Here or anywhere in the world, Covid-19 has changed behaviors. But the new habits that emerged with the pandemic are also causing profound transformations in the way we view life in urban centers. This, at least, is what the global study “The Future of Cities and the Future of Mobility” that Shin-pei Tsay, Director of Policy, Cities and Transport at Uber, presented at the end of the second day of the Portugal Mobi Summit, revealed.
Cities are now more diversified and their inhabitants are increasingly anchored in their own neighborhoods, but they still seek flexibility in means of transport to move from the center to the outskirts, says the specialist, showing that in cities such as New York, Johannesburg, São Paulo or London, public spaces have become convivial places with terraces, street shops or pedestrian areas: “All these trends will now have to enter the planning of cities with multimodal mobility solutions, not only for urban centers but also for the suburbs.”
What the pandemic has caused, right from the start, is an abrupt break in the movements that used to take place from the peripheries to the urban centres. The suburbs and neighbourhoods, on the other hand, gained more vitality: “Commuting became shorter and more concentrated near the areas of residence, causing a flowering of pedestrian routes, cycle paths or streets open to restaurants and closed to traffic.”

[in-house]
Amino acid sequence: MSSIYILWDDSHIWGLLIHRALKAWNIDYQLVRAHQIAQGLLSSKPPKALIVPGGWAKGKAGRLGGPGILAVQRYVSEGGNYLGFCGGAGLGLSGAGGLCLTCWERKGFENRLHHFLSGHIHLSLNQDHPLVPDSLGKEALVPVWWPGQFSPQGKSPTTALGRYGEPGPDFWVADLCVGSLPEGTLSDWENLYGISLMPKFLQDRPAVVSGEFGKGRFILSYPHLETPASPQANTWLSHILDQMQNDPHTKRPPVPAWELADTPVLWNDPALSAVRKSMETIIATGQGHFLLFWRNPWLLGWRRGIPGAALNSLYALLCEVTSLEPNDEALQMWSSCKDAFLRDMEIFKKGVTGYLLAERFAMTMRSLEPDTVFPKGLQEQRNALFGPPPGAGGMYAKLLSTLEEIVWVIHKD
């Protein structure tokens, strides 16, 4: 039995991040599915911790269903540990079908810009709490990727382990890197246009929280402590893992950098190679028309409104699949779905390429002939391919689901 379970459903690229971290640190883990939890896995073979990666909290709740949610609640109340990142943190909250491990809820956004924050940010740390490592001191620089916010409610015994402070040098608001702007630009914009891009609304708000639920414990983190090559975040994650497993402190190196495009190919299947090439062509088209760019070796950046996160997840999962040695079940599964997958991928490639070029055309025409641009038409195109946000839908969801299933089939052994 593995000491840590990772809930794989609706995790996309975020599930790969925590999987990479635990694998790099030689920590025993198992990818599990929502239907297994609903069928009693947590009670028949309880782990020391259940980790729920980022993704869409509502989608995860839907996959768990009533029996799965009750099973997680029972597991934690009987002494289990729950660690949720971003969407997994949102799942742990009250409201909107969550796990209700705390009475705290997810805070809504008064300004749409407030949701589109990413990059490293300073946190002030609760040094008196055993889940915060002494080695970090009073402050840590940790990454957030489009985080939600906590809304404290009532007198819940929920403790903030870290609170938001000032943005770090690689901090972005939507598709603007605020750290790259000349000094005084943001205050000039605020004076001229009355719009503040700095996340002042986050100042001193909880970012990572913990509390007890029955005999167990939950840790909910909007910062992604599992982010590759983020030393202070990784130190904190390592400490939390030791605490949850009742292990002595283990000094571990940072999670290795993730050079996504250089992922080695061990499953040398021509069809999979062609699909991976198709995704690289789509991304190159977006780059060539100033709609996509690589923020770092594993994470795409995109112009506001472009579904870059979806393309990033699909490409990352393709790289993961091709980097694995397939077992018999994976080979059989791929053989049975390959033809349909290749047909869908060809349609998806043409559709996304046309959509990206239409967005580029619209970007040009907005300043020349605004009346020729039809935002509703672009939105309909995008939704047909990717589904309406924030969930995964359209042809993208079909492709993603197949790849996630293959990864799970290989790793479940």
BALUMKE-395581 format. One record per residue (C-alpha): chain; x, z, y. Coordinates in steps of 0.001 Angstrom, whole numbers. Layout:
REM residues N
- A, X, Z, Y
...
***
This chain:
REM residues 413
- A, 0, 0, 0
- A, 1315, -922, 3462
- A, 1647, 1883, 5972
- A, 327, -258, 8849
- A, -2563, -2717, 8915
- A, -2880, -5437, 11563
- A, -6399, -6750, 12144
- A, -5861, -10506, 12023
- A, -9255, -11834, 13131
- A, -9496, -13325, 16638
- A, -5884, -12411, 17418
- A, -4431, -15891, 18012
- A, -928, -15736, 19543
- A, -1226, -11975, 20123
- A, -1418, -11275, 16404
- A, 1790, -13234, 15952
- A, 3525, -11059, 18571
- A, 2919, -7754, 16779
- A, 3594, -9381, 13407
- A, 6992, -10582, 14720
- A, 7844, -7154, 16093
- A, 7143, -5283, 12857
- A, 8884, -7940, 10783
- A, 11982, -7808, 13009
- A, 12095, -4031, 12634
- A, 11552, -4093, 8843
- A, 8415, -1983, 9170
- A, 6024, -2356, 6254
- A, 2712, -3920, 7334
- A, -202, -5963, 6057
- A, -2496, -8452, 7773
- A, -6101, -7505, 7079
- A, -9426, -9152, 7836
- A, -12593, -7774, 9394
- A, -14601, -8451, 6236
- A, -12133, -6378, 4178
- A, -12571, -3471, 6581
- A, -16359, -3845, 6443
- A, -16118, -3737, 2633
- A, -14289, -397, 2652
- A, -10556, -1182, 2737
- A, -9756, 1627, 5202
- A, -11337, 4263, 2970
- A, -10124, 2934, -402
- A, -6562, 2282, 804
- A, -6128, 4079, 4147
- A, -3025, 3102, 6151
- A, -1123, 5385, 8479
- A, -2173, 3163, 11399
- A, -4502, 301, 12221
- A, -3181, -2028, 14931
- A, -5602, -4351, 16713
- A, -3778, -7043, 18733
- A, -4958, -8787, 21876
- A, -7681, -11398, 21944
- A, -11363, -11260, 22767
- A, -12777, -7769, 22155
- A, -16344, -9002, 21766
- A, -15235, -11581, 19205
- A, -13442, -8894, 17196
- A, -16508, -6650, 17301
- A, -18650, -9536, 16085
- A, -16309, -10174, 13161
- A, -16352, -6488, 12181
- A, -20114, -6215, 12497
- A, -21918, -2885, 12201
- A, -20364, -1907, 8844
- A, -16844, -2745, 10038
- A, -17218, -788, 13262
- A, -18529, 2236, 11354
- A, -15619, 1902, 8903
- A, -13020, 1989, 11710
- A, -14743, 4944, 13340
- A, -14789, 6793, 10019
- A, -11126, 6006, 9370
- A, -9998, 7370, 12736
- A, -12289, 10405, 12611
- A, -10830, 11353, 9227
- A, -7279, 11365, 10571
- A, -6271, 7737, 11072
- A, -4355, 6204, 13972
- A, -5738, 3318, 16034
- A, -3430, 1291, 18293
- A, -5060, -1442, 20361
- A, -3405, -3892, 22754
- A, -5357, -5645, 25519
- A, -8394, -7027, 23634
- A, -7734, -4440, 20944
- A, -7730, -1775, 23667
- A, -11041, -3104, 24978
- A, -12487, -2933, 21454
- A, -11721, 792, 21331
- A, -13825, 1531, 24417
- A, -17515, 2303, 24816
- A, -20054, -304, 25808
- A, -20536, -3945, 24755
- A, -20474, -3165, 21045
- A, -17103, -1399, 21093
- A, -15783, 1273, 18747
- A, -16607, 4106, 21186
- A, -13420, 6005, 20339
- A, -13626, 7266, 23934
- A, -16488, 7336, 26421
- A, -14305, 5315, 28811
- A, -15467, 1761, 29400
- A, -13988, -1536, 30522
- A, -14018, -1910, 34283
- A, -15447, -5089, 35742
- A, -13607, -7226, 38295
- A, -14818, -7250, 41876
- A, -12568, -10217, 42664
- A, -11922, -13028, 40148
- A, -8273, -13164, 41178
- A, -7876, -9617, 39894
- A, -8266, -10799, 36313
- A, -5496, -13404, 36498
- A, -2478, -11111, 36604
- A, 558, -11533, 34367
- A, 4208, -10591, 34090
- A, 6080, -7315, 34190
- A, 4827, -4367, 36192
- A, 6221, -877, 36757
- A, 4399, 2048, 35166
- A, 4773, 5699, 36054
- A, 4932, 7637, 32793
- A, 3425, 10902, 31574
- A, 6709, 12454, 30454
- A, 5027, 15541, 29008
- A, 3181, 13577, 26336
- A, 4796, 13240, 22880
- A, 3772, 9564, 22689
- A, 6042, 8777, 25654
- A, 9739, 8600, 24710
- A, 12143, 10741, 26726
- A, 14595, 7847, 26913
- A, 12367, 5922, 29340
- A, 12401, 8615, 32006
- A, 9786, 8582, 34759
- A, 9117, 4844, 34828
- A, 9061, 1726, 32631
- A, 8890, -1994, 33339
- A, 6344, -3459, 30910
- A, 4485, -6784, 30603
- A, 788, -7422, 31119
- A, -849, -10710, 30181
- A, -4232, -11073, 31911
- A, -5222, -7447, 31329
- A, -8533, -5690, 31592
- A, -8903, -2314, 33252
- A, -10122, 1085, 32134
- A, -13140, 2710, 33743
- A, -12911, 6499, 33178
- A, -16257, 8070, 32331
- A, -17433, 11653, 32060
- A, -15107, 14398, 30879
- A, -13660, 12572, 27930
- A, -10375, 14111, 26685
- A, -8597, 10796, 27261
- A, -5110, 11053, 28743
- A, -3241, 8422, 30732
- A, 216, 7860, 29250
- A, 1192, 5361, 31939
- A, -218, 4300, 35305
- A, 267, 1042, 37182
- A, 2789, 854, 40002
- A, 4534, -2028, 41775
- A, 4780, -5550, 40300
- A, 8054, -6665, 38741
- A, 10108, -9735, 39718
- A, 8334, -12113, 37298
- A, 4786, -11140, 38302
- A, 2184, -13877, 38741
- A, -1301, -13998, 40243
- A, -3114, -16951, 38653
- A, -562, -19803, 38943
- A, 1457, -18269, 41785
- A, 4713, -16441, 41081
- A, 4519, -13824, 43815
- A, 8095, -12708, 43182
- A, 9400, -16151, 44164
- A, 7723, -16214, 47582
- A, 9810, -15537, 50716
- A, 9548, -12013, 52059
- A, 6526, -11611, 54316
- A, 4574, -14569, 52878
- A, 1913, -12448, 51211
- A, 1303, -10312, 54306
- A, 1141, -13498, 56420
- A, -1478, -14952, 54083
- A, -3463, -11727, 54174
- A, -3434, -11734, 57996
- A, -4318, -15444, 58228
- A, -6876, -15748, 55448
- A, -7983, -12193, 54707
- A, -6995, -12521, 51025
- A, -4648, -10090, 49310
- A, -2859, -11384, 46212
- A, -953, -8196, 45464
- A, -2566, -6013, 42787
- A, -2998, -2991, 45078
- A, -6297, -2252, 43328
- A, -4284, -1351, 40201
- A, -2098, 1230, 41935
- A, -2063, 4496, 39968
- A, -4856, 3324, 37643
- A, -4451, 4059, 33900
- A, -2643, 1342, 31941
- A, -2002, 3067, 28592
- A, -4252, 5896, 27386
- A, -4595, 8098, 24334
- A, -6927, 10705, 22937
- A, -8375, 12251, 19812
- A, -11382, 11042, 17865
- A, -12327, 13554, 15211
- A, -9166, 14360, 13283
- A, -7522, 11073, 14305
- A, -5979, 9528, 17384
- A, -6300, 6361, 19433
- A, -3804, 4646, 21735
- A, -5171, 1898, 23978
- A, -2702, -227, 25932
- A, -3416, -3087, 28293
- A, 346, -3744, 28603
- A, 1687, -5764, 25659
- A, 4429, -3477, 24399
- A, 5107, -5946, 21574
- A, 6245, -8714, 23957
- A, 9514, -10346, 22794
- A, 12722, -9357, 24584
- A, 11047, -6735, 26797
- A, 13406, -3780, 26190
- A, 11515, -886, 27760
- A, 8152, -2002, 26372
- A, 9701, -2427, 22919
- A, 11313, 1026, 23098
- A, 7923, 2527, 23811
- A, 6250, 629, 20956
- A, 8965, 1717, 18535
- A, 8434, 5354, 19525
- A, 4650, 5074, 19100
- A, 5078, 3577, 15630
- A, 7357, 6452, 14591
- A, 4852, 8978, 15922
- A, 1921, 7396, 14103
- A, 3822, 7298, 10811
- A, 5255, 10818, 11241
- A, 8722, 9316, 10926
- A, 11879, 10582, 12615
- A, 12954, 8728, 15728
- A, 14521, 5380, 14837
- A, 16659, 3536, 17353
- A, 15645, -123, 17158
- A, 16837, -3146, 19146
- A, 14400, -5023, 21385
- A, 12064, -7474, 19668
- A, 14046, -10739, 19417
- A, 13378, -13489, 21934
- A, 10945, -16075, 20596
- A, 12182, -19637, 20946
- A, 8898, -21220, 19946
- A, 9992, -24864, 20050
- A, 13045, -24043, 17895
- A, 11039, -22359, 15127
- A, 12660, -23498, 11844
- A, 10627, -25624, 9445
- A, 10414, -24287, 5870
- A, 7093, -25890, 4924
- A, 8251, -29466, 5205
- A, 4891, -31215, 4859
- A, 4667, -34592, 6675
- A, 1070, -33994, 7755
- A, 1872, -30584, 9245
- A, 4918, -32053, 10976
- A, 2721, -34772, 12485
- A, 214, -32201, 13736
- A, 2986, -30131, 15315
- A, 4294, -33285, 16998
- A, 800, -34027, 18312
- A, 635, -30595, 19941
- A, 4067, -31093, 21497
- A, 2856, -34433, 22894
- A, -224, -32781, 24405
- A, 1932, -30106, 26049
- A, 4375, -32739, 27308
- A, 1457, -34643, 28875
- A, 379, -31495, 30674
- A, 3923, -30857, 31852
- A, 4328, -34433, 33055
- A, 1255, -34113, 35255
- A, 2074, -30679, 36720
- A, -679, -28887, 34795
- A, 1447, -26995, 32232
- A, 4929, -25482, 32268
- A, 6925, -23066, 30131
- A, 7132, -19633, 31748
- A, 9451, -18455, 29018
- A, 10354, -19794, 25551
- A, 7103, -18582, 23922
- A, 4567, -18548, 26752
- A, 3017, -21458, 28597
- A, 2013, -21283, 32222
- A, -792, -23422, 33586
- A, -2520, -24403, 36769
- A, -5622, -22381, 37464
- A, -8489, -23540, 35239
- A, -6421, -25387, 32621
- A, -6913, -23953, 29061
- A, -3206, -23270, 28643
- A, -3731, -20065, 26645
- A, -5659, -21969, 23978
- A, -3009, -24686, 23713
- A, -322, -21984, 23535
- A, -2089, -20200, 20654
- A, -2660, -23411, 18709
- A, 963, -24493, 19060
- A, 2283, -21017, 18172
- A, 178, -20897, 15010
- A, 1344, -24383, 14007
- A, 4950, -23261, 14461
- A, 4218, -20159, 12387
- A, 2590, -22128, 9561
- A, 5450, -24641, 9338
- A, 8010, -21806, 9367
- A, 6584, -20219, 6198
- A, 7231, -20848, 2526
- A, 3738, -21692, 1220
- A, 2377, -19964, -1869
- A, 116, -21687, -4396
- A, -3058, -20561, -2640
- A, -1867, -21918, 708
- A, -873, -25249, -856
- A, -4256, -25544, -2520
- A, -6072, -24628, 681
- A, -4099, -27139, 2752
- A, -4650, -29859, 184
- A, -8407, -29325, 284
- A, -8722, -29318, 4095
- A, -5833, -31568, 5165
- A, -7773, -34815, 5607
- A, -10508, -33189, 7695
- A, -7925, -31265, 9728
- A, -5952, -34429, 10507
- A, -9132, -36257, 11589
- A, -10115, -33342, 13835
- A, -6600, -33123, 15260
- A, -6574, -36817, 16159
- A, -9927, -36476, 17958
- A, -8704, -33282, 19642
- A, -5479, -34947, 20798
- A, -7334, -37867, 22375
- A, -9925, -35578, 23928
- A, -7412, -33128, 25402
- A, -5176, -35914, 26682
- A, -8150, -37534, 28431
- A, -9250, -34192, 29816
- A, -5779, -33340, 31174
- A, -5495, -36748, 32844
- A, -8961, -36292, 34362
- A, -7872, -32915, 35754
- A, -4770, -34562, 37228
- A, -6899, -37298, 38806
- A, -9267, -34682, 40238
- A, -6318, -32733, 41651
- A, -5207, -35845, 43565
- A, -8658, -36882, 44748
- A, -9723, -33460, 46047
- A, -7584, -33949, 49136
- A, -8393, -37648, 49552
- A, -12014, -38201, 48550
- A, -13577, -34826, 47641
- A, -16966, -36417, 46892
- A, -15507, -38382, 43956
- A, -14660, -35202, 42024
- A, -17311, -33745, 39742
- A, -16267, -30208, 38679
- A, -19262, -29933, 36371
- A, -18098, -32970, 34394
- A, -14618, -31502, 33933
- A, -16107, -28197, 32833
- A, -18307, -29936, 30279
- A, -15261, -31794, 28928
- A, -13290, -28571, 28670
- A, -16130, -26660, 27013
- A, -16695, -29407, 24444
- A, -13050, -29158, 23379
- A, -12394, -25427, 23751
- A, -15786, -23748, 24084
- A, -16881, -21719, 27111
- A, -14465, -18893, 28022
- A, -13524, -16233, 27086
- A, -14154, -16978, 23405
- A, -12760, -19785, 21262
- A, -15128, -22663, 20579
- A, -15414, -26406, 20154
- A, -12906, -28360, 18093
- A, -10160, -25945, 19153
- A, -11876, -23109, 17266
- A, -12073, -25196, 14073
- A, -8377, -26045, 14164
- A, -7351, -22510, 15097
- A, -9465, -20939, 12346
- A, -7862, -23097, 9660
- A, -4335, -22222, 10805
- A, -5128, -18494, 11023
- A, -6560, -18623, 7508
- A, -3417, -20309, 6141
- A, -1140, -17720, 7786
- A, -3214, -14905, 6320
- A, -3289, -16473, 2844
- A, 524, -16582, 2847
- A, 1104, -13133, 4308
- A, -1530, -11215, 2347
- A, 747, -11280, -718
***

While commuting from financial centers may have declined during the pandemic, in most cases, cross-city trips remained essential routes for workers. These changing mobility patterns must now serve to reflect on how to meet the growing demand for regional transport, not only at rush hour but also during off-peak periods, warns Uber’s Director of Policy, Cities and Transport: “The big challenge now is to simultaneously ensure sustainable mobility options in neighborhoods, city centers and sparsely populated areas.”
Technologies will play a critical role in post-pandemic mobility, argues the expert. More than ever, urban transport services will need “sustainable and affordable alternatives” to serve all communities, including those who traditionally rely on the car for work. “New technological solutions can be a resource with great potential for local operators to increase connectivity in infrastructures that already exist,” says the expert, recalling that the mobility ecosystem has been undergoing profound changes with shared, on-demand and multimodal transport options.
By being receptive to new technologies – says Shin-pei Tsay – public transport operators can strengthen urban mobility, making it more resilient and sustainable. What is envisaged, moreover, is a new decentralised and flexible model, rather than traditional centralised and costly solutions: “Working in collaboration with existing operators, micromobility startups can provide seamless access to existing infrastructure,” concluded.